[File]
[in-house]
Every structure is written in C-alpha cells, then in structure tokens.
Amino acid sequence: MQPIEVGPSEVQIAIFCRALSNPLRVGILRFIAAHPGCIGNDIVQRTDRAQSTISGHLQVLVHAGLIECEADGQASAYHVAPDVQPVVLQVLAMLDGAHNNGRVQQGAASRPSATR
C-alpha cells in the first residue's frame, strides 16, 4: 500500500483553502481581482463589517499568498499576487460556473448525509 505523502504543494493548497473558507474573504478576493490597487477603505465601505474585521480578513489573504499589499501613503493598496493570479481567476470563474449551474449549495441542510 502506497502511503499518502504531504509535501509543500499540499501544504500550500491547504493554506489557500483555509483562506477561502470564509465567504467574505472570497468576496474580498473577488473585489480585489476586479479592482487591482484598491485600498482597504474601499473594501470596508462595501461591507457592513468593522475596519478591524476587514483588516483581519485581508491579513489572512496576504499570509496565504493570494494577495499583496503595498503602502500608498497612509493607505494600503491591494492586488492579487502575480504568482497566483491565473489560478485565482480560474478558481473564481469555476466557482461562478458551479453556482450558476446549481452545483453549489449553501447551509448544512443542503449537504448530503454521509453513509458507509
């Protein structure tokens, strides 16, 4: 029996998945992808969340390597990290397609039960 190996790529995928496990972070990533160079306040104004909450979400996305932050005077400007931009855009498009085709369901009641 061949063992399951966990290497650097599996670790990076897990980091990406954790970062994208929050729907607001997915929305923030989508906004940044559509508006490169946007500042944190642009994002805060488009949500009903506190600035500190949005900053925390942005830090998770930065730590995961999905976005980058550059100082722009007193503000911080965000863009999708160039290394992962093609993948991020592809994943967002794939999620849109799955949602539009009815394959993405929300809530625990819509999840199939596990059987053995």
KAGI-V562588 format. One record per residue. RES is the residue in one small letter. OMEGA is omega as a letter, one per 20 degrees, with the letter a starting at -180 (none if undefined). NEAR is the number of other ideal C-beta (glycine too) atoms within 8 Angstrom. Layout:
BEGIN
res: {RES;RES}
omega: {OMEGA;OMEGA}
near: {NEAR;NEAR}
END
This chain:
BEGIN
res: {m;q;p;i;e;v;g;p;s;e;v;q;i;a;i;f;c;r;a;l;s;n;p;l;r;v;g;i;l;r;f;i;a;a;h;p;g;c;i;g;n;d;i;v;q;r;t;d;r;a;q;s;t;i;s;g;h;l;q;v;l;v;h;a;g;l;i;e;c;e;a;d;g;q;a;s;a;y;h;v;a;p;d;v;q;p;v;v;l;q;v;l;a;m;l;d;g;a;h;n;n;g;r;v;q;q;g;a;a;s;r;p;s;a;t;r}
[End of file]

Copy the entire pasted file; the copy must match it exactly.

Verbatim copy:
[in-house]
Every structure is written in C-alpha cells, then in structure tokens.
Amino acid sequence: MQPIEVGPSEVQIAIFCRALSNPLRVGILRFIAAHPGCIGNDIVQRTDRAQSTISGHLQVLVHAGLIECEADGQASAYHVAPDVQPVVLQVLAMLDGAHNNGRVQQGAASRPSATR
C-alpha cells in the first residue's frame, strides 16, 4: 500500500483553502481581482463589517499568498499576487460556473448525509 505523502504543494493548497473558507474573504478576493490597487477603505465601505474585521480578513489573504499589499501613503493598496493570479481567476470563474449551474449549495441542510 502506497502511503499518502504531504509535501509543500499540499501544504500550500491547504493554506489557500483555509483562506477561502470564509465567504467574505472570497468576496474580498473577488473585489480585489476586479479592482487591482484598491485600498482597504474601499473594501470596508462595501461591507457592513468593522475596519478591524476587514483588516483581519485581508491579513489572512496576504499570509496565504493570494494577495499583496503595498503602502500608498497612509493607505494600503491591494492586488492579487502575480504568482497566483491565473489560478485565482480560474478558481473564481469555476466557482461562478458551479453556482450558476446549481452545483453549489449553501447551509448544512443542503449537504448530503454521509453513509458507509
């Protein structure tokens, strides 16, 4: 029996998945992808969340390597990290397609039960 190996790529995928496990972070990533160079306040104004909450979400996305932050005077400007931009855009498009085709369901009641 061949063992399951966990290497650097599996670790990076897990980091990406954790970062994208929050729907607001997915929305923030989508906004940044559509508006490169946007500042944190642009994002805060488009949500009903506190600035500190949005900053925390942005830090998770930065730590995961999905976005980058550059100082722009007193503000911080965000863009999708160039290394992962093609993948991020592809994943967002794939999620849109799955949602539009009815394959993405929300809530625990819509999840199939596990059987053995």
KAGI-V562588 format. One record per residue. RES is the residue in one small letter. OMEGA is omega as a letter, one per 20 degrees, with the letter a starting at -180 (none if undefined). NEAR is the number of other ideal C-beta (glycine too) atoms within 8 Angstrom. Layout:
BEGIN
res: {RES;RES}
omega: {OMEGA;OMEGA}
near: {NEAR;NEAR}
END
This chain:
BEGIN
res: {m;q;p;i;e;v;g;p;s;e;v;q;i;a;i;f;c;r;a;l;s;n;p;l;r;v;g;i;l;r;f;i;a;a;h;p;g;c;i;g;n;d;i;v;q;r;t;d;r;a;q;s;t;i;s;g;h;l;q;v;l;v;h;a;g;l;i;e;c;e;a;d;g;q;a;s;a;y;h;v;a;p;d;v;q;p;v;v;l;q;v;l;a;m;l;d;g;a;h;n;n;g;r;v;q;q;g;a;a;s;r;p;s;a;t;r}